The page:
Scientists have observed for the first time a light emission from individual graphene nanoribbons. This discovery may lead to future development of the intense graphene-based light sources.
Graphene nanoribbons also referred to as nano-graphite ribbons are narrow strips of graphene with less than 50 nm in width that are arranged in a honeycomb structure. These graphenes have interesting optical, electrical, and mechanical properties that could be applied in electronics, transparent conductive films, actuators, optoelectronic devices, composites and sensors, among others, according to Sigma-Aldrich.
In the new study, which was published in the current issue of Nano Letters, the researchers have detailed their observations of the first electroluminescence from individual graphene nanoribbons. The study was led by Deborah Prezzi at the CNR-Nanoscience Institute in Modena, Italy and Guillaume Schull at the University of Strasbourg in France and other colleagues.
Graphene is known for its excellent electronic properties, yet little is known about its optical properties. It is known that graphene sheets do not have an optical band, which could be a disadvantage of using it as a light-emitting device. However, in the recent studies, they indicated that when graphene was cut into thin ribbons into smaller sizes, the graphene obtains a sizable optical band gap that leads to the possibility of light emission, according to Phys.org.
Schull said that in their study, they prove that individual graphene nanoribbons could be used as intense, stable, and controllable light sources. She further said that these could be decisive steps leading to real-world optoelectronic applications with nanoscale organic systems.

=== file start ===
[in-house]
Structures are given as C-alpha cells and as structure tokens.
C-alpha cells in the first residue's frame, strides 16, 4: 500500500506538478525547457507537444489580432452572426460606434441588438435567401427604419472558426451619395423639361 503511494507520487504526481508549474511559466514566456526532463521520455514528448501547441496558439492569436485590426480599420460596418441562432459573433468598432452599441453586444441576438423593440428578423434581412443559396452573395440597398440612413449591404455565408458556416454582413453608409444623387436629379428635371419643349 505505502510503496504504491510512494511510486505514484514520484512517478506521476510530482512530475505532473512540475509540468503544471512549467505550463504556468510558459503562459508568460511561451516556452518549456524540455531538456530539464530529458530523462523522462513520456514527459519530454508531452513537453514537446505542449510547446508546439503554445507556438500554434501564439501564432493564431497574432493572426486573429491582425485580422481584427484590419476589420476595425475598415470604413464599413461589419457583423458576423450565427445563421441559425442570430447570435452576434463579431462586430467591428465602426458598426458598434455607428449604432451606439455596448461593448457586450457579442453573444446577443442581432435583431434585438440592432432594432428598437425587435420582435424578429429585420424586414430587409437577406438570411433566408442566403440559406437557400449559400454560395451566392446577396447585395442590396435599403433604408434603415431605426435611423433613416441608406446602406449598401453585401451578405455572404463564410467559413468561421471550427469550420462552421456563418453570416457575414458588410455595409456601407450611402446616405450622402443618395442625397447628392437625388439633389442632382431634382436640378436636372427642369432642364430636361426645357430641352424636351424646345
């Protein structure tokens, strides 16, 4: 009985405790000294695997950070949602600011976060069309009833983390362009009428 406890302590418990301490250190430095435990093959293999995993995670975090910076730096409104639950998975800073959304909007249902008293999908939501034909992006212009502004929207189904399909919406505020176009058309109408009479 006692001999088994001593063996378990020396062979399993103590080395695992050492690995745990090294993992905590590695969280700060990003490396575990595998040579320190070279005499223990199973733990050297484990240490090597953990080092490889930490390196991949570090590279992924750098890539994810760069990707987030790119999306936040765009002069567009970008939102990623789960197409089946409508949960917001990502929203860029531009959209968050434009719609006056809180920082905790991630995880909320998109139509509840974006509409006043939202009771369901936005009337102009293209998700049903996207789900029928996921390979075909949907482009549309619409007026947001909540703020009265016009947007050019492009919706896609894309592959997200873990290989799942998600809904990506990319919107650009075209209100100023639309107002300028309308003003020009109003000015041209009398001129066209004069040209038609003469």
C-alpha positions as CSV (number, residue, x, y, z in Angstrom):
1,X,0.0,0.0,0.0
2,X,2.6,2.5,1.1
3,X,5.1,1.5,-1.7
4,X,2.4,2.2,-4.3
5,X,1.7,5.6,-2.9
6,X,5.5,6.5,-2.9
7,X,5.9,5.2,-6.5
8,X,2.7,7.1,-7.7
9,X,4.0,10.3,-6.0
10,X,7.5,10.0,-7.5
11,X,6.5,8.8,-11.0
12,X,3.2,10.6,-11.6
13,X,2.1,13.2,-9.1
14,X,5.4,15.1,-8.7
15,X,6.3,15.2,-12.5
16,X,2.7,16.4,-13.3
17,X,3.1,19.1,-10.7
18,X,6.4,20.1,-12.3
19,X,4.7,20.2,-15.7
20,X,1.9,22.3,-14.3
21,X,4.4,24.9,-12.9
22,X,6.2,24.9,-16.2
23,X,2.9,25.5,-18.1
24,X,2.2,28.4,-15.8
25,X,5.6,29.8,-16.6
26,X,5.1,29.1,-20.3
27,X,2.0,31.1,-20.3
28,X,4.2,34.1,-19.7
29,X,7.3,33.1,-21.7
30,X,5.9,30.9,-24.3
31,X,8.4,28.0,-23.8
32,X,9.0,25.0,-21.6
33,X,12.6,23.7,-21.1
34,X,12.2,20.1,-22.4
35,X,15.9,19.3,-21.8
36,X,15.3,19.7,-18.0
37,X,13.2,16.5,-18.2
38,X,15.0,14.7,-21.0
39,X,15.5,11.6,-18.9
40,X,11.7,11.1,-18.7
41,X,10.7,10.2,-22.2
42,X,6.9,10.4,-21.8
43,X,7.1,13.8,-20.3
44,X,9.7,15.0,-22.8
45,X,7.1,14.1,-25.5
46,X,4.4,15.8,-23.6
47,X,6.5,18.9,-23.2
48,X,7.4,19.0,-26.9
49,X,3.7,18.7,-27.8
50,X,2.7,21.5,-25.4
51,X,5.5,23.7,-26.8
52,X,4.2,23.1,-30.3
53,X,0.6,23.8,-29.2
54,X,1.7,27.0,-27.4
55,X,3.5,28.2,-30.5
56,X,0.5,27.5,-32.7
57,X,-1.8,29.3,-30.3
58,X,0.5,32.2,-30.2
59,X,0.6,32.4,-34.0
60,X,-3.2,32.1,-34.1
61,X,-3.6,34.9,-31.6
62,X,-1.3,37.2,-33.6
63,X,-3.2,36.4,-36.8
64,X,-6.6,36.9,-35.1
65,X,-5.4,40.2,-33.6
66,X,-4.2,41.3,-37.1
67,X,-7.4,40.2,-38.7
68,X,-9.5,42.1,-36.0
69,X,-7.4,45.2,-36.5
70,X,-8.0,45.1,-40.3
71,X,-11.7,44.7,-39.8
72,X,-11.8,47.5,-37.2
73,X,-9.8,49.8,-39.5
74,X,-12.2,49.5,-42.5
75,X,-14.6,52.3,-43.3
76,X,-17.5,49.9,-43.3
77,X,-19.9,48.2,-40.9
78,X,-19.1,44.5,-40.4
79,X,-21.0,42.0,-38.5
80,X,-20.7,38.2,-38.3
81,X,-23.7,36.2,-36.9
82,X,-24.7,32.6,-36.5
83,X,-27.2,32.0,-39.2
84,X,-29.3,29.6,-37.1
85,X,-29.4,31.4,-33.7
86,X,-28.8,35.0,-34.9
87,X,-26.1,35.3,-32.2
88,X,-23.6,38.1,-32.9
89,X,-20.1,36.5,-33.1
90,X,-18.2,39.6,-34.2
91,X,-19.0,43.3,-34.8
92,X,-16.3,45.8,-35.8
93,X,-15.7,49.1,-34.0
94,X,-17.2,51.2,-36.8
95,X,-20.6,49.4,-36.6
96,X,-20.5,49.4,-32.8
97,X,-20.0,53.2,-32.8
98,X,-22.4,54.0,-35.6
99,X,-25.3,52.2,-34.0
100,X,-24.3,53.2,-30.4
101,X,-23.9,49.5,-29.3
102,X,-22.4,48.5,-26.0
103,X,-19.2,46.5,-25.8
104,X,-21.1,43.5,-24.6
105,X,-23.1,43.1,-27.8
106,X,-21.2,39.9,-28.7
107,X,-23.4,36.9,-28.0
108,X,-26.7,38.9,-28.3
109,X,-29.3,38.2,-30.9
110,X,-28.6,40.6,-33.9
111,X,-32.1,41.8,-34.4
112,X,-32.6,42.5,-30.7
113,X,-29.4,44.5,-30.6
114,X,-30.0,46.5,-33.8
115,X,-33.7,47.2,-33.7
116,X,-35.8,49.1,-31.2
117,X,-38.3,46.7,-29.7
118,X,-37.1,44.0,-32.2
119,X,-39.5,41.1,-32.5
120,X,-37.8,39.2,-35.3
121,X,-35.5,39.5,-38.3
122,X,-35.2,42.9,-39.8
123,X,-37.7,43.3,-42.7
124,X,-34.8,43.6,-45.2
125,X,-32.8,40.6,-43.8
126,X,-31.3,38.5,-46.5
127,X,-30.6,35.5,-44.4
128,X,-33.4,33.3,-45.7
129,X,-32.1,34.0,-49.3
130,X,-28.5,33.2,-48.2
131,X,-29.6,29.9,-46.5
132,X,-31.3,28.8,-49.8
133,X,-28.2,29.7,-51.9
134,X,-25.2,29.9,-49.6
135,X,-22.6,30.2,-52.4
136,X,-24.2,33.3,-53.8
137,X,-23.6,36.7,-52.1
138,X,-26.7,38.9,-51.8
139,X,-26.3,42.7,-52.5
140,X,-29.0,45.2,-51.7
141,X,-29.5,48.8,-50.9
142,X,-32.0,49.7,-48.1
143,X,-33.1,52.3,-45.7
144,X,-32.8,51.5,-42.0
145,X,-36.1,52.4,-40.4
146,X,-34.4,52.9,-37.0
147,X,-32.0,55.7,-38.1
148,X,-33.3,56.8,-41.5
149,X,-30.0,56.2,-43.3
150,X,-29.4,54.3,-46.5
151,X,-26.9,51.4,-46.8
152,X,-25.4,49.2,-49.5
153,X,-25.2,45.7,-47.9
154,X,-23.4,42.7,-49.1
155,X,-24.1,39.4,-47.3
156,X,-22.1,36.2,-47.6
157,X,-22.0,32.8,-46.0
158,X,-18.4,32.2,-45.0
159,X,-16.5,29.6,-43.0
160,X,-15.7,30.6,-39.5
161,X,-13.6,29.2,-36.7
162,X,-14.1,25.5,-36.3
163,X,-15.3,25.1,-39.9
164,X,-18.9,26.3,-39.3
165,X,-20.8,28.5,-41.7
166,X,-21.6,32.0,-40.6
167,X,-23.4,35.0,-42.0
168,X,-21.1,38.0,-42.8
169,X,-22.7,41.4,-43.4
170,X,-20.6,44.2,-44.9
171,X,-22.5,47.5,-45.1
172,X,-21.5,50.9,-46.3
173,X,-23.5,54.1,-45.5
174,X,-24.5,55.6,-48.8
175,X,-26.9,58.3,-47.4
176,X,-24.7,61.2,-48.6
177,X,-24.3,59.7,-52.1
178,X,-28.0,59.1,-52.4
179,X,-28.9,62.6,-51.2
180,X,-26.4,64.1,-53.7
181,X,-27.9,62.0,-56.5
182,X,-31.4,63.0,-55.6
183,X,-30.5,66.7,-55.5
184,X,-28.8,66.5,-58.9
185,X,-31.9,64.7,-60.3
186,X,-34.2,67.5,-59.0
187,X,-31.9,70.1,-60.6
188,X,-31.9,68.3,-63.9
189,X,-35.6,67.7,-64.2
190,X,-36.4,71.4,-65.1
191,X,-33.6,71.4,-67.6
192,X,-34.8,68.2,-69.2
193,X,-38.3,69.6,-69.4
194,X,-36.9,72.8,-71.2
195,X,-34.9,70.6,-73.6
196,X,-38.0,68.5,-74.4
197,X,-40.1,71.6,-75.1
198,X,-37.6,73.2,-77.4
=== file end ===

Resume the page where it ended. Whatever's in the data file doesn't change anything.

The scientists have utilized a new configuration method and discovered that the individual graphene nanoribbons connect two metallic electrodes that create an electronic circuit for the first time. Then, the team used the microscope tip to partially lifted the nanoribbon so that it lay to a certain extent on the substrate and quite suspended.
The results showed that the individual graphene nanoribbons had an extreme optical emission of up to 10 million photons per second. This is about 100 times more extreme than the emission that was gauged for the single-molecular optoelectronic devices in the past.
The scientists also found that the color could be changed by adjusting the voltage. The team plans to study this influence of the width of graphene nanoribbons on the color of the discharged light in the future.